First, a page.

Latvian Football Federation spokesman Martins Hartmanis said the identities of the referees for its game remain still unknown despite numerous written and verbal requests to the company.

Hartmanis claimed to have insisted on FIFA-designated referees for the match, but two weeks before the game received the names of three referees -- supposedly from the Czech Republic -- who weren't on FIFA's list of international officials.

Before the game, organizers said the referees were from Hungary, but when Latvian officials approached the referees, they claimed to be from Croatia.

"This turned about to be a bit confusing, but it was 15 minutes before kickoff and our general manager didn't want to stop the referees from preparing for the game," Hartmanis said.

Estonian Football Association spokesman Mihkel Uiboleht said suspicions about possible match-fixing arose two weeks before the games. He declined to give details.

"But these are suspicions that we considered worthy of passing on to necessary authorities," he said.

The Bolivian federation said it sent a message to FIFA President Sepp Blatter asking for "an exhaustive investigation."

"We have also filed a complaint with the company that contracted the matches," federation director Alberto Lozada said.

Bolivia also has canceled a scheduled return visit to Turkey next month for matches against Finland and Bulgaria.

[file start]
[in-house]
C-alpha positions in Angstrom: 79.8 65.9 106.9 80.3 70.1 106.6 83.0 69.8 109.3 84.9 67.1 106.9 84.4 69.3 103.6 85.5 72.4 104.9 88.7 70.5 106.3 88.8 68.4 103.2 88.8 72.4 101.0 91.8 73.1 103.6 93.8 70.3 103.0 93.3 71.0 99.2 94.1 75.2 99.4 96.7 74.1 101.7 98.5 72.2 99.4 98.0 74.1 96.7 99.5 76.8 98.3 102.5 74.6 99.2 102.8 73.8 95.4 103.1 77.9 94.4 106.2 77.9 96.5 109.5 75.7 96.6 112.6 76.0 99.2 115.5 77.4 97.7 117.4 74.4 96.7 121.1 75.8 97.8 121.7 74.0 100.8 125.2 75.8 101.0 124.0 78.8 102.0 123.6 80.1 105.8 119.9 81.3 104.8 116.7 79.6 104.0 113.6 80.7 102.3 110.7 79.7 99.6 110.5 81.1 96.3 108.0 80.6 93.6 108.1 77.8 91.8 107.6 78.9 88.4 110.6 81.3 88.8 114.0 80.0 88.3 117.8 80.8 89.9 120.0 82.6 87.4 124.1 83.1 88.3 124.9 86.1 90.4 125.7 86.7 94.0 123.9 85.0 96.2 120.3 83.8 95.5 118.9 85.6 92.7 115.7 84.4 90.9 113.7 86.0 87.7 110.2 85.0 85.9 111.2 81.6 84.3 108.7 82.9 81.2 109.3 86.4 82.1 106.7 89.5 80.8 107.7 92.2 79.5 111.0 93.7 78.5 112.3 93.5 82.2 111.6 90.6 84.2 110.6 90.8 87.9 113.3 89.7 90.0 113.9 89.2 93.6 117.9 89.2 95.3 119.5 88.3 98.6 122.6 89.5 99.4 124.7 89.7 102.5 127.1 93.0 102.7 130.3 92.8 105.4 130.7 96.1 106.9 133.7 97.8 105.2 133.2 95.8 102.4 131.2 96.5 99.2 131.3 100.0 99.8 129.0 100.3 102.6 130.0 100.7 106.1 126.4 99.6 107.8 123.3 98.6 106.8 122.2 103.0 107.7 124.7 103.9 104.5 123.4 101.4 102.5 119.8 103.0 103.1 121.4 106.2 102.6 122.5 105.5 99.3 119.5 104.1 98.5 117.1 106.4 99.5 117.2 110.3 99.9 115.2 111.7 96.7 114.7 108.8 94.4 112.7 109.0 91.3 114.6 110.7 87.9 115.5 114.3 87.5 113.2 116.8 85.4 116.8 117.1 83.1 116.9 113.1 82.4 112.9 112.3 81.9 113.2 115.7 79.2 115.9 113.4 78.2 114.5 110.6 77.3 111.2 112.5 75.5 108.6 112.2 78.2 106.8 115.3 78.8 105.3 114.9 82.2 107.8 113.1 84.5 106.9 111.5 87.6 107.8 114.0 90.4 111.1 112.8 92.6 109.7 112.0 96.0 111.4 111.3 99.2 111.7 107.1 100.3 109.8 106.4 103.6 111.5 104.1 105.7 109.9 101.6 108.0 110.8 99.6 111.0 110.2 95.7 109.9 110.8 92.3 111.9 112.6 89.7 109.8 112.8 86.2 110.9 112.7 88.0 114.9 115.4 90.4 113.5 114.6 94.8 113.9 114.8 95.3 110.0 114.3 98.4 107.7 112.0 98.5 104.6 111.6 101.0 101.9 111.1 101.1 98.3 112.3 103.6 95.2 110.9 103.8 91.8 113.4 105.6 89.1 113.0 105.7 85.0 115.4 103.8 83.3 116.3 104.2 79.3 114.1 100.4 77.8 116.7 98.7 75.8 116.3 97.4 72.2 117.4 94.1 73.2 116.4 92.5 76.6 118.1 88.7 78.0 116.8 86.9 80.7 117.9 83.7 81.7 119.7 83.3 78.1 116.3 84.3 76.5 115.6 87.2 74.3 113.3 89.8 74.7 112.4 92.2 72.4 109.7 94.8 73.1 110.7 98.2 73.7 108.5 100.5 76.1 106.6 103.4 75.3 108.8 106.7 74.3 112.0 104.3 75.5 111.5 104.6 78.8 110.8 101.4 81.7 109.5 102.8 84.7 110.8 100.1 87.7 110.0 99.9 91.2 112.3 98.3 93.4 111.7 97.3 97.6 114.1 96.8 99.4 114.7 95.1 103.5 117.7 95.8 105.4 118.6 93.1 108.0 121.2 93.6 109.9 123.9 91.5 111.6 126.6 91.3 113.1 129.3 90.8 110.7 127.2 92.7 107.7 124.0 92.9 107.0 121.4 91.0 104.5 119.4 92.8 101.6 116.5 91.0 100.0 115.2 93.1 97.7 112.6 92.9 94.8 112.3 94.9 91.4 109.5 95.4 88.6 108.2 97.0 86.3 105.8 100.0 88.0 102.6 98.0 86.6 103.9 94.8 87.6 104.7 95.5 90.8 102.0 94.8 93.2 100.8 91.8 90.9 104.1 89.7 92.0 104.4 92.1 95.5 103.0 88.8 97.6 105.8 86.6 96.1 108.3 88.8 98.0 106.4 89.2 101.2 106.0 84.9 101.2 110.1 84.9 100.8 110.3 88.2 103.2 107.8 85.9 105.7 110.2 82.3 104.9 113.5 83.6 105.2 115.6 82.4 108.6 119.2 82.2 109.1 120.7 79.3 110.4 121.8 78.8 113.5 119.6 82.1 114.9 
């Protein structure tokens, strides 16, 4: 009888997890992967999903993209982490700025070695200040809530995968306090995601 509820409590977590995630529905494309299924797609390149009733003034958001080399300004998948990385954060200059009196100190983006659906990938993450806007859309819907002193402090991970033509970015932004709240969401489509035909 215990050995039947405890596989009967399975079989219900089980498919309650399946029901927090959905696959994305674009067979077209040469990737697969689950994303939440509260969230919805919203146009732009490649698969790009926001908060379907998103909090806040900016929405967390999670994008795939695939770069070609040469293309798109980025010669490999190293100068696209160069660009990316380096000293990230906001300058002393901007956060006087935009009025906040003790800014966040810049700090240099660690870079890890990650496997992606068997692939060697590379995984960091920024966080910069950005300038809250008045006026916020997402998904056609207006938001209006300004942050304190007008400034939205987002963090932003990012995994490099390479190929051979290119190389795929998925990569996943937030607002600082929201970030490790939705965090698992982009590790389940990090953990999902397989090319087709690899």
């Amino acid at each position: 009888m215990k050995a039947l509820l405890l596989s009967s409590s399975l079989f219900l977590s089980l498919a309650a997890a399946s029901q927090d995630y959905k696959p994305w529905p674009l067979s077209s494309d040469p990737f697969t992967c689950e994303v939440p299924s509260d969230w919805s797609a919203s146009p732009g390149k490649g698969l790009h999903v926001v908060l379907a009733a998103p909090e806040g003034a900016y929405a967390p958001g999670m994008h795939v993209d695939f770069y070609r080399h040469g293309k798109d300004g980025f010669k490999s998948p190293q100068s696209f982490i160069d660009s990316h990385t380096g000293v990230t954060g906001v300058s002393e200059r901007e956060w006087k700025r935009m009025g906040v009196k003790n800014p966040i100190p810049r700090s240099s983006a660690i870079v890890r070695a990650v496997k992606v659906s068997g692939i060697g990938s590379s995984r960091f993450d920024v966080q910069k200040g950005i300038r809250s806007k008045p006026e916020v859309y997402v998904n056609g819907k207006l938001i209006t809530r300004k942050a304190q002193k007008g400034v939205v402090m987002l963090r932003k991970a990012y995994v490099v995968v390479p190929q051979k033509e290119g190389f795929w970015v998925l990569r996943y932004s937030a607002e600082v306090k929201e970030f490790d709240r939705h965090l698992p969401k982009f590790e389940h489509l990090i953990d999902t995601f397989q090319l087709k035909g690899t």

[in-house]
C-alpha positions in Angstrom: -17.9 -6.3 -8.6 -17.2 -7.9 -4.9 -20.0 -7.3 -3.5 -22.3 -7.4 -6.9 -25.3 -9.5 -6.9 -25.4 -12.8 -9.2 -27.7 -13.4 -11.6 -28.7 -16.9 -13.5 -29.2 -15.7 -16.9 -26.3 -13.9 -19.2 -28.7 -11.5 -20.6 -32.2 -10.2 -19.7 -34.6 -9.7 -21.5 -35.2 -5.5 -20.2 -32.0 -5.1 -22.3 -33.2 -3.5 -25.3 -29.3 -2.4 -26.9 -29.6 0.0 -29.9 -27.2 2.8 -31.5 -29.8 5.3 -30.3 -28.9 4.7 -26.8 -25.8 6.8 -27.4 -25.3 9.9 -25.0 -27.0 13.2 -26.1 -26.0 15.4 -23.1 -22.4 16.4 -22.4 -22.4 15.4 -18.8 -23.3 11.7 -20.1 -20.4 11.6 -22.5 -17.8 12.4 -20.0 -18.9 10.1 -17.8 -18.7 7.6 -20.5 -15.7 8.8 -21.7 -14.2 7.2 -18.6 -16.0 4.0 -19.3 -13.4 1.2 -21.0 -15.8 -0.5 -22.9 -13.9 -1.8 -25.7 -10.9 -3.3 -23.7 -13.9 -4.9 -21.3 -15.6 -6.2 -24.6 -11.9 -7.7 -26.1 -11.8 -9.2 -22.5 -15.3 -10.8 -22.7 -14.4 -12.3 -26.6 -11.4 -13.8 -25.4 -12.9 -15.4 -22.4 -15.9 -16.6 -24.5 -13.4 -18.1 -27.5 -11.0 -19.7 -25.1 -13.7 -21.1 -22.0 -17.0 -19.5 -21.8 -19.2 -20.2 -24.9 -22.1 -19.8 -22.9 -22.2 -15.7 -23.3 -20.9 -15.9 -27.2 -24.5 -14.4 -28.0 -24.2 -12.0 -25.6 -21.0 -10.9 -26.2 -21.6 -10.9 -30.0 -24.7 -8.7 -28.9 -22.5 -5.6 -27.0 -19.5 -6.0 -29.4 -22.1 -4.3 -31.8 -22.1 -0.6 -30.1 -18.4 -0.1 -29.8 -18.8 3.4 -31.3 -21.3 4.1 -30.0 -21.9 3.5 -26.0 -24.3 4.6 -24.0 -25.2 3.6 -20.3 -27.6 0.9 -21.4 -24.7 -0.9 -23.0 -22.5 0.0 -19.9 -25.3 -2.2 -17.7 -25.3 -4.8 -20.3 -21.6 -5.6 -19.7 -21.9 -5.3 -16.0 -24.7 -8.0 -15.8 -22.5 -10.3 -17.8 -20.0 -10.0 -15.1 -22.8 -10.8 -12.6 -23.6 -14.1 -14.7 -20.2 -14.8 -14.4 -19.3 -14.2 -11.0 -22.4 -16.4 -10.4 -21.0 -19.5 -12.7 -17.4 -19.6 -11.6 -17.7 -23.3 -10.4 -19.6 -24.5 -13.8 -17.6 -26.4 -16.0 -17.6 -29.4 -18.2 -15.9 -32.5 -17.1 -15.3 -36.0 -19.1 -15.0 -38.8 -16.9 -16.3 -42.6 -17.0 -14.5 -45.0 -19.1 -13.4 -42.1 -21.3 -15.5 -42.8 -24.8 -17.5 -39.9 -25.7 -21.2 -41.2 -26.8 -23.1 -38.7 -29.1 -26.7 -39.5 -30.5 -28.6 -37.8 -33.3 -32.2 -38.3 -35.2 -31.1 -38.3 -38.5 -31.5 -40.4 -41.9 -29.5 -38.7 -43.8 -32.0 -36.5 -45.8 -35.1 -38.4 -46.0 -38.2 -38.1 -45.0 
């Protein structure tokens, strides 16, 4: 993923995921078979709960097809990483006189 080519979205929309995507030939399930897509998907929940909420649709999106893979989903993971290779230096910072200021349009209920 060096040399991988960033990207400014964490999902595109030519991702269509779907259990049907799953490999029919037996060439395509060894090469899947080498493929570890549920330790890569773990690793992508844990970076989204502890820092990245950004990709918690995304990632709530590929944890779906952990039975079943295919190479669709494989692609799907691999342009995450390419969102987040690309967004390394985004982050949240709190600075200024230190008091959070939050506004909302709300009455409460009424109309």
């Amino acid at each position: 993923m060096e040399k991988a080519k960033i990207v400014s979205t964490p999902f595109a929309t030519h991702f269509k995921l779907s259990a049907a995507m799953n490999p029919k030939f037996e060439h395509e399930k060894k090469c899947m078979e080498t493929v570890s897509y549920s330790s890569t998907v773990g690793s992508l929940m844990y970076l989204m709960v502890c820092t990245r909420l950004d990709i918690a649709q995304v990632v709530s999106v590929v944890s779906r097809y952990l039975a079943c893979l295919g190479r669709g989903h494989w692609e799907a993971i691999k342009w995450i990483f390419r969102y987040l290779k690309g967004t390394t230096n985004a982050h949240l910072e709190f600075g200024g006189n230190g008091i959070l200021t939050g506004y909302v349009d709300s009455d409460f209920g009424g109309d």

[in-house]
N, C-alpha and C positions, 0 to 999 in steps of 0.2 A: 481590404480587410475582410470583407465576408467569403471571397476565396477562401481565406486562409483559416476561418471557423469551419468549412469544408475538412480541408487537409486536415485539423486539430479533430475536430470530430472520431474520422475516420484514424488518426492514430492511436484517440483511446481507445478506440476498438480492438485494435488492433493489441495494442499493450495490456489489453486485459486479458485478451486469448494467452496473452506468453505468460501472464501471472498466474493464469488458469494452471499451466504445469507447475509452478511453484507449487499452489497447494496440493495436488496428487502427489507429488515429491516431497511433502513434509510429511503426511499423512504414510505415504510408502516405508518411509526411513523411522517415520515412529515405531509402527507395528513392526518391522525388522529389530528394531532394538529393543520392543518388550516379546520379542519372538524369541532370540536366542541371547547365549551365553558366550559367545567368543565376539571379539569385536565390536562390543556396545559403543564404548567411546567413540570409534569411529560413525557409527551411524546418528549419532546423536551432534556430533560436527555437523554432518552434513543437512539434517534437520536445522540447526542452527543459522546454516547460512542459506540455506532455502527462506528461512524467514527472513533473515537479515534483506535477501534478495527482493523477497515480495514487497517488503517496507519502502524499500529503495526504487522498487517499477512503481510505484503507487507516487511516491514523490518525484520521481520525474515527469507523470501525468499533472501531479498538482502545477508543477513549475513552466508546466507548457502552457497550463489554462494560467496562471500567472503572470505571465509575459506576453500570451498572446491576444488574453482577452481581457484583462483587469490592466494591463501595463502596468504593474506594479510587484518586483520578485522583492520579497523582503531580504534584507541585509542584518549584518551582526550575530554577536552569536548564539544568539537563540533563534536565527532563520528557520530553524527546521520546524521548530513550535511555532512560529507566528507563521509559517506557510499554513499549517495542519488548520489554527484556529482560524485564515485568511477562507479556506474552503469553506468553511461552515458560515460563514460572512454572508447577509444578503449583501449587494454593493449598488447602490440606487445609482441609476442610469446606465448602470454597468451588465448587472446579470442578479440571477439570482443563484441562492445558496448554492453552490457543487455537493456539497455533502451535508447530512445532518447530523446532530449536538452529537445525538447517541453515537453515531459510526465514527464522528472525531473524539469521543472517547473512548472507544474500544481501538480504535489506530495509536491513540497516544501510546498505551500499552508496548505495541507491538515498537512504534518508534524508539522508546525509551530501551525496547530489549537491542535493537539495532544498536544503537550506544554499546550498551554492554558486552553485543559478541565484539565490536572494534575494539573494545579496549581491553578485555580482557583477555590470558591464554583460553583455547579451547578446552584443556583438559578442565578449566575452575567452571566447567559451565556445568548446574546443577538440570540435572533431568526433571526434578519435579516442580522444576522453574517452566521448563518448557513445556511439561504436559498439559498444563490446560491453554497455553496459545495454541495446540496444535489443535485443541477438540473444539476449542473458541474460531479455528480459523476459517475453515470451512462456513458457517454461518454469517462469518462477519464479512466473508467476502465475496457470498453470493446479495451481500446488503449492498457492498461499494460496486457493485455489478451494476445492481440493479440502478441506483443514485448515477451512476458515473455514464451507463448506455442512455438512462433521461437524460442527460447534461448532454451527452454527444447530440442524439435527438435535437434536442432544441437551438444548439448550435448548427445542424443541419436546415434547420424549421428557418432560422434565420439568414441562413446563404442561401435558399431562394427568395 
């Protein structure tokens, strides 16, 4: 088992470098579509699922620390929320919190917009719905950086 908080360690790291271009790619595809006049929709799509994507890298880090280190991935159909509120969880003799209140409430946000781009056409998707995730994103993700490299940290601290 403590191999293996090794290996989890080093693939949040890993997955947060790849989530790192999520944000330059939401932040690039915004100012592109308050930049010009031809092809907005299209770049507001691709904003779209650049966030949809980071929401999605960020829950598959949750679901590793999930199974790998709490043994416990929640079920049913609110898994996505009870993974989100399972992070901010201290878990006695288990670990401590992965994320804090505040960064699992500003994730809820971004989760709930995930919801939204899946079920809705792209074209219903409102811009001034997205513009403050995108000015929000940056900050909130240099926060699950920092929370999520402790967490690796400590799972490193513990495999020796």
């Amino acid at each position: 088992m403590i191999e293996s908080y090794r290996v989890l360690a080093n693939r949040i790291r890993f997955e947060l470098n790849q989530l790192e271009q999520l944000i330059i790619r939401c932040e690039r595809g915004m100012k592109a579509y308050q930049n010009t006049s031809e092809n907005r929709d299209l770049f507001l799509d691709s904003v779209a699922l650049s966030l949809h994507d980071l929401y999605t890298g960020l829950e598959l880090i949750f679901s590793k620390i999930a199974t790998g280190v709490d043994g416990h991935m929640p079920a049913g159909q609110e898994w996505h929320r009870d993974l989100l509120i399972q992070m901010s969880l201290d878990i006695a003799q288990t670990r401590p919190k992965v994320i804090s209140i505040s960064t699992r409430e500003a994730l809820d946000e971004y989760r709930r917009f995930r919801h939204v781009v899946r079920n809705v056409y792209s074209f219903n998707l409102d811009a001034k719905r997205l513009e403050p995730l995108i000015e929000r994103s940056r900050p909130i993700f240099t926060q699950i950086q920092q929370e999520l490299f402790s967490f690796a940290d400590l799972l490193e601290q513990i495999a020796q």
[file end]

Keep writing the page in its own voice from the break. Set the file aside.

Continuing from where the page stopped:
FIFA declined comment Monday. Soccer's governing body is likely to examine whether any official from Footy Sport International, reportedly based in Thailand, had the required FIFA authority to organize a match between European and South American teams.

Under FIFA rules, national teams are free to choose their opponents for exhibitions and play in neutral countries, but only FIFA-licensed match agents can stage games between teams from different continents.

February 12, 2011

Jackpotjoy.com to sponsor Deal or No Deal TV game show

Gamesys’ Jackpotjoy.com has signed a one-year deal to sponsor Endemol’s hit TV game show Deal or No Deal, shown in the UK on Channel 4.

Launching next week on February 15th, the partnership is part of Jackpotjoy.com’s ongoing strategy to engage with its target audience of women aged between 25 to 44 years old, and offer new and entertaining ways for its members to win money.

The year-long sponsorship was brokered by MAXUS Global and includes all transmissions on Channel 4 and More4, 4OD and VOD on the Virgin platform.